Taking a break from ed tech for some library space makeover fun. I finished making and hanging a reading tent I made for the library, something I’ve been working on for several weeks now. I LOVE how it looks in a normally-neglected corner, and I can’t wait to show the students!!
My inspiration was, of course, Pinterest. All those hours in the Pinterest black hole sometimes comes to fruition!
Most of the designs I found used a hula hoop and rope lights, but I didn’t feel like sewing on my temperamental sewing machine. It eats fabric randomly and regularly, so that wasn’t really a safe bet. Instead, I thought of embroidery hoops.
Materials needed for my tent design:
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- 1 set of sheer curtains with a rod pocket, as long as you can get – Mine are 84″ long
- 1 safety pin (or more to attach decorations if you want)
- 1 large wooden circular embroidery hoop or quilting hoop, as big as you can find with a thick edge of at least 1″ – Mine is about 15″ diameter
- 1 small bottle of acrylic paint or stain (optional to paint the hoop if you want) – I used silver, but if I could buy it already painted I would! I imagine spray paint works just as well too, or check with your school’s art teacher to see if they have something on hand.
- 1 or 2 rolls of decorative ribbon, 3 yards each – I used 2 rolls of 3/8″ ribbon I found in the dollar bin at our local craft store. One was for decorating, the other for attaching the tent to the ceiling.
- Four (4) 9-foot rolls of star garland, 2 in silver and 2 in shiny multicolor
- 1 set of clear mini string lights or fairy lights
- 1 or more 3M small cord clips to keep the end of the lights out of the way.
- 1 electric timer, optional but saves my sanity!
Do-It-Yourself School Library Reading Tent
60 to 90 minutes 1 hour and 30 minutes.
- Paint the hoops.
First, I took everything home and played around with it. I painted the outside of the embroidery hoop silver because we have an outer space theme this year. It took 3 coats, possibly because it doesn’t come with a finish on it.
- Thread ribbon through curtain rod pocket.
I used a safety pin attached to 1 of the ribbons to thread it through both curtains. Looking back, I wish I’d done 1 ribbon through each curtain so it would hang more evenly. Thread the ribbon through the curtain rod pocket and tie a knot. Let the ribbons hang down if you want them to be part of the decorations, but remember you’ll need some to hang the tent as well.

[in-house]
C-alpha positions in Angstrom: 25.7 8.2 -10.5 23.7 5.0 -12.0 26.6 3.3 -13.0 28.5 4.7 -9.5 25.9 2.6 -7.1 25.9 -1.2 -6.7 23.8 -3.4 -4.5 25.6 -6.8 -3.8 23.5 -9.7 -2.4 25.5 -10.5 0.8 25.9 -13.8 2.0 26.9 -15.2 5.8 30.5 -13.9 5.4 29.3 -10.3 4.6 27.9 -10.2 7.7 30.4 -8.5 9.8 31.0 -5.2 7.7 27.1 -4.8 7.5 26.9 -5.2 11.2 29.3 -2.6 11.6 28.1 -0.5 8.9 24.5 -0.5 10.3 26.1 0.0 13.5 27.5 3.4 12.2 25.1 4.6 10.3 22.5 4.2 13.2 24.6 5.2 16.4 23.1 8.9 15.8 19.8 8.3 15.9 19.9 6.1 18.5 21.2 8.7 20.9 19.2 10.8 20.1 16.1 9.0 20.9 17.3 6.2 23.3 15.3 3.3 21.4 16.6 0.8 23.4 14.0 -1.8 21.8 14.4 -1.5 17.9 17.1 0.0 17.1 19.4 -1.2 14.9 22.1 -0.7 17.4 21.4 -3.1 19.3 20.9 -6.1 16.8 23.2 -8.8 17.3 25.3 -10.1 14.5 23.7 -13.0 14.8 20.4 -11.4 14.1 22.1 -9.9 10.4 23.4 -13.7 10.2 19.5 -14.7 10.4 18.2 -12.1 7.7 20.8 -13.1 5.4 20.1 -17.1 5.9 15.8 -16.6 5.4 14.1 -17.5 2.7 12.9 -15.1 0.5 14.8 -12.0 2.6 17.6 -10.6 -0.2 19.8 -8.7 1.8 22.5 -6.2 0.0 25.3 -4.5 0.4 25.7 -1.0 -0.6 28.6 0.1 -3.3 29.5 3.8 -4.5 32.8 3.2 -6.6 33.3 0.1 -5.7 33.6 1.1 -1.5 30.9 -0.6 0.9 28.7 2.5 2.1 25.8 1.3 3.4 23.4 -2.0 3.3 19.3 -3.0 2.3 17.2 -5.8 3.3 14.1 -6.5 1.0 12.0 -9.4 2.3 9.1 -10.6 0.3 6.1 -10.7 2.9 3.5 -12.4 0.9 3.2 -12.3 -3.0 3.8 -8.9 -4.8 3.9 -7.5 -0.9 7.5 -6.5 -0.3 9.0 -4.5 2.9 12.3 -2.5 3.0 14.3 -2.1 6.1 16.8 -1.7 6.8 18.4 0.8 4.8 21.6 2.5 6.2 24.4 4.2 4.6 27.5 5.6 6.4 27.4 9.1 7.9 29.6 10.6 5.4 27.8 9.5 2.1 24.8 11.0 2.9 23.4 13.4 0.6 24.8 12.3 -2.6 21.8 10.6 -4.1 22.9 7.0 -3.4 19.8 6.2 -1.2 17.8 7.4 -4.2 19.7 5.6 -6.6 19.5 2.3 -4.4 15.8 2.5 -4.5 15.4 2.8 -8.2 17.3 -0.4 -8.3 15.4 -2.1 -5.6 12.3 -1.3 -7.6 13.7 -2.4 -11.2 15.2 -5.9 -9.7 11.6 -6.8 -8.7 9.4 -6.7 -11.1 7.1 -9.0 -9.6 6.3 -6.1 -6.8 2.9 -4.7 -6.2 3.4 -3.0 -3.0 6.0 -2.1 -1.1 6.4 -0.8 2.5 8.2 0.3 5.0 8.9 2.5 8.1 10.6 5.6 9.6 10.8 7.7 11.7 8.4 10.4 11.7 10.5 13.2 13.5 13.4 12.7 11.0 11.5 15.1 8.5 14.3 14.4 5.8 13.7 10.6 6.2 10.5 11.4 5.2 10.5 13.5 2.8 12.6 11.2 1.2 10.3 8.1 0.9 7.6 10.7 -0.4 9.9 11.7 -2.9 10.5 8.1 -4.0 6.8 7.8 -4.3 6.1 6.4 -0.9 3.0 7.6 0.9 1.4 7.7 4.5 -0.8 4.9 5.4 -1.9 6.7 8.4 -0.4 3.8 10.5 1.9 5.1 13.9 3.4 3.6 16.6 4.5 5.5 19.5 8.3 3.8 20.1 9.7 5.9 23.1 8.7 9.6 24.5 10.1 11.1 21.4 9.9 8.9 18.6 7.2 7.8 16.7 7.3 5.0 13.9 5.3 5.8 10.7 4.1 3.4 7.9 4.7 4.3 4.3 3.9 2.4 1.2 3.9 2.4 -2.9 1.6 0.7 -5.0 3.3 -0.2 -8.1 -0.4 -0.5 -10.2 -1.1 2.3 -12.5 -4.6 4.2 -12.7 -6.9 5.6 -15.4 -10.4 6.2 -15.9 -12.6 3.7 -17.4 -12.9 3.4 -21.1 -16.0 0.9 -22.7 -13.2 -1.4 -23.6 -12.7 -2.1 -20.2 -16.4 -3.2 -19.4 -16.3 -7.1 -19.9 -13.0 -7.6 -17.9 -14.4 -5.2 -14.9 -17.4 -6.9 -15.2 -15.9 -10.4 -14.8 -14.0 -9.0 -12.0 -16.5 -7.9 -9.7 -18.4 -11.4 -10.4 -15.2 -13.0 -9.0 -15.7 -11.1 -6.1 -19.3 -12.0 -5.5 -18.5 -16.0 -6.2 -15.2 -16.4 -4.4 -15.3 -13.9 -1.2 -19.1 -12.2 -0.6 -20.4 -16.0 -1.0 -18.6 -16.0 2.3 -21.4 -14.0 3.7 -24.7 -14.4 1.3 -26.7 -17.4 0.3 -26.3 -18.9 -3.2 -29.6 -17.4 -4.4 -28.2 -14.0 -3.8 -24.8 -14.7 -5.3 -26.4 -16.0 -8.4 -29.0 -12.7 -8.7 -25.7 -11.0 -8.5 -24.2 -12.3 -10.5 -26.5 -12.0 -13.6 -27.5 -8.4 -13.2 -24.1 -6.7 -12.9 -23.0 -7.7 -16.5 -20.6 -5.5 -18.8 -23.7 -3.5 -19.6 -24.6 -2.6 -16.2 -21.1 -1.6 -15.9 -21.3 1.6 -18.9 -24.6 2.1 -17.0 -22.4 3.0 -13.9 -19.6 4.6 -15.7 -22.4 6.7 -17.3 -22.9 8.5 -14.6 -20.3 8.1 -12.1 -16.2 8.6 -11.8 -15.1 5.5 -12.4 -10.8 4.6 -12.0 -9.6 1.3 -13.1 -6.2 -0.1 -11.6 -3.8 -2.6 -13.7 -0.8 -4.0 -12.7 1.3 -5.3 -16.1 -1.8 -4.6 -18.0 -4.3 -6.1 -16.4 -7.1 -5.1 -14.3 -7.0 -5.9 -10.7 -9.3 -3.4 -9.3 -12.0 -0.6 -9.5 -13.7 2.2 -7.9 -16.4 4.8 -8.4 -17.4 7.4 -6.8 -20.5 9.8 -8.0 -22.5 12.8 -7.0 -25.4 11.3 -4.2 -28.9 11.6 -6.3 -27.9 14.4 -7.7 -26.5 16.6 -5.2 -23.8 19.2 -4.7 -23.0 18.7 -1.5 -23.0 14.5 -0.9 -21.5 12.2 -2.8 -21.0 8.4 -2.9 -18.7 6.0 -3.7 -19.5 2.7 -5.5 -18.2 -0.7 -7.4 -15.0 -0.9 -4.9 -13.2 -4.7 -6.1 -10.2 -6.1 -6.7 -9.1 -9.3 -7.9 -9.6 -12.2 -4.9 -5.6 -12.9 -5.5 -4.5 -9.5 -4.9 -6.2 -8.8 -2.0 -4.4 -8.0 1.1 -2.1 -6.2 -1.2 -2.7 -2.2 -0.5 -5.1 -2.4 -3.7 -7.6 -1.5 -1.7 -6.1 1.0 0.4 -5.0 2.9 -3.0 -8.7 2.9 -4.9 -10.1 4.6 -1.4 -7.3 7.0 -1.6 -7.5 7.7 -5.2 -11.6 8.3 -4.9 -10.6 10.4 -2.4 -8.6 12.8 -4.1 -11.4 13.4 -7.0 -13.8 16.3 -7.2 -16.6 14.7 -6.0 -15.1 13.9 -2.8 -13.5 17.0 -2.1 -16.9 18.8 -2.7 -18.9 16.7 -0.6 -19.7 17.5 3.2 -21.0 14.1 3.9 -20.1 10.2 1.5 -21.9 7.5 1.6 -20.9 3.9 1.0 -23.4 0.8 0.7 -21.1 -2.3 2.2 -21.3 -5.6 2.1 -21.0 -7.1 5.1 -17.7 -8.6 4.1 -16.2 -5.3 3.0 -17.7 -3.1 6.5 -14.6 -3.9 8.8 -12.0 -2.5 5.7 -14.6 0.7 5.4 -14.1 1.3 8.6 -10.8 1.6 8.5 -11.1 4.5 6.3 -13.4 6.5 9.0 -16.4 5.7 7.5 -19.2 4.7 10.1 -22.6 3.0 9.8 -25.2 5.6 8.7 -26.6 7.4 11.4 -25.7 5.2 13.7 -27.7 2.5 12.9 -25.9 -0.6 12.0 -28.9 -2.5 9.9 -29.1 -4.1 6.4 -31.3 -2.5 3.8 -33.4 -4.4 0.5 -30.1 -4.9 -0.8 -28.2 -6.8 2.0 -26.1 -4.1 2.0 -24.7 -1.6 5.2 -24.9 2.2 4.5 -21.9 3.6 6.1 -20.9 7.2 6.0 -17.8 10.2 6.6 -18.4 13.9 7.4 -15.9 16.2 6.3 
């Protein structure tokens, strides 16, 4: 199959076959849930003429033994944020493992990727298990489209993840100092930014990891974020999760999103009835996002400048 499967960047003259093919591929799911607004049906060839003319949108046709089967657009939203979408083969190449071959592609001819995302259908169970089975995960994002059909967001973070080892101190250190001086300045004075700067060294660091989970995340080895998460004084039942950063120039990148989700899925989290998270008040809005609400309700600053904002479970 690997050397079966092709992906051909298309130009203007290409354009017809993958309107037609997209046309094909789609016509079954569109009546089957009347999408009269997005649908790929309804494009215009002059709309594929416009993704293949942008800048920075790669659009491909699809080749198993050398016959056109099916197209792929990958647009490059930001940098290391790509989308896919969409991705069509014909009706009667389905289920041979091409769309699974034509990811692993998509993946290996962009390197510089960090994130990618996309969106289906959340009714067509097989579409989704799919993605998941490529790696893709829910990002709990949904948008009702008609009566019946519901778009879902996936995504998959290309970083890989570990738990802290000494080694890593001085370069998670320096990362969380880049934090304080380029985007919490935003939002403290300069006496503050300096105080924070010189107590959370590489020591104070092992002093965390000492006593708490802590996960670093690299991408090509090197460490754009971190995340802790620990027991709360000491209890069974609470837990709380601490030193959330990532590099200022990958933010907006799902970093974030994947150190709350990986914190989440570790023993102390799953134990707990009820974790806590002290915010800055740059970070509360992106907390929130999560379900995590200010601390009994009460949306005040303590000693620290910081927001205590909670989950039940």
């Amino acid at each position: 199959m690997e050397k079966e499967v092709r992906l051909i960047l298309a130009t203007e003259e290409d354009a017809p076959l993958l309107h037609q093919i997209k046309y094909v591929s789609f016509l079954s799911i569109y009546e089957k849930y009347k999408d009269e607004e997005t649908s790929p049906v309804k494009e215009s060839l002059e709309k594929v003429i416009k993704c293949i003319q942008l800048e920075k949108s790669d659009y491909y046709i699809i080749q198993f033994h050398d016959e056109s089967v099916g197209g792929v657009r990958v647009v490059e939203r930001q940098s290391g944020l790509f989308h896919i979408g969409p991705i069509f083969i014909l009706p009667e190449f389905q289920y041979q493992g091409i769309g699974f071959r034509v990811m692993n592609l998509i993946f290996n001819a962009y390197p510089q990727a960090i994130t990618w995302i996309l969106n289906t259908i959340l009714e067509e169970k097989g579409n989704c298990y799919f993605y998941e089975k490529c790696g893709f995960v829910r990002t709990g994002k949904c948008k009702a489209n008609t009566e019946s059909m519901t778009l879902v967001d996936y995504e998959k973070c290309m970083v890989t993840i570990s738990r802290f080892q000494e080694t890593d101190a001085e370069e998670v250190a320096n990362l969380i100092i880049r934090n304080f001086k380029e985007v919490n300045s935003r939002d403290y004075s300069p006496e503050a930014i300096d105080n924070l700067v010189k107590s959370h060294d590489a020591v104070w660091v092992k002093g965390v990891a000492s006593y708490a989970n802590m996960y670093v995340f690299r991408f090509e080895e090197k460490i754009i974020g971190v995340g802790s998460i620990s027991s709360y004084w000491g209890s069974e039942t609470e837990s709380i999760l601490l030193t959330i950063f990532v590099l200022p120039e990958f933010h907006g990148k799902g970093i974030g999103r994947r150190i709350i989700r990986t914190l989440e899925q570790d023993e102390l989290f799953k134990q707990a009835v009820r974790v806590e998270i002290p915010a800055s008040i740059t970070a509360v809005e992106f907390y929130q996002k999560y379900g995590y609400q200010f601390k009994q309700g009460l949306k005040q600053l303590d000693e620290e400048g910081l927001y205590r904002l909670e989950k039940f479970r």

- Add the small hoop and decorations.
Place the smaller hoop inside the reading tent and spread out the curtains evenly with the gathered top in the center. Place your decorations that will hang down on top. Don’t worry about attaching them yet.
- Attach outer hoop.
Place the outer hoop over the smaller one so that the decorations hanging down are pinched between the hoops. Screw the embroidery hoop shut, just tight enough to hold the hoops together, but still loose enough to move and adjust the curtain and decorations.
- Adjust as needed.
Keeping the outer hoop loose, gently pull the top of the curtains up through the embroidery hoop. Make sure to keep it centered in the middle of the hoops so that it will hang straight. Adjust and move the hanging decorations around as needed.
- Secure and hang.
Tighten the whole embroidery hoop as tightly as you can with your fingers (no tools needed). Pull two of the ribbons up to hang it. I asked the band teacher to hold it up and adjusted the ribbons so the curtains hung down, but not to the floor. Then, he was kind enough to stand on a chair and tie it around the steel frame of the drop ceiling. He said they can hold the weight of the reading tent easily, so I’m not worried about it crashing down.
Update 2021: It only fell once the first year, and after securing the ribbons with a couple more knots, it never fell again. Since the hoop is so lightweight, there is very little chance of it hurting anyone.
- Add string lights, if desired.
If you want to add string lights, I recommend wrapping them around the top and let the ends hang down. I kept the string lights tight enough that they tangled with each other to stay on top of the tent. I used a small 3M hook on the wall to hold the end of the lights that wasn’t plugged in. For my own sanity and convenience, I’m buying a timer so I don’t have to remember to turn the lights on and off every day.
I’m incredibly happy with the end result, and with a chair under it, I think it will be a cozy spot students will want to curl up and read in.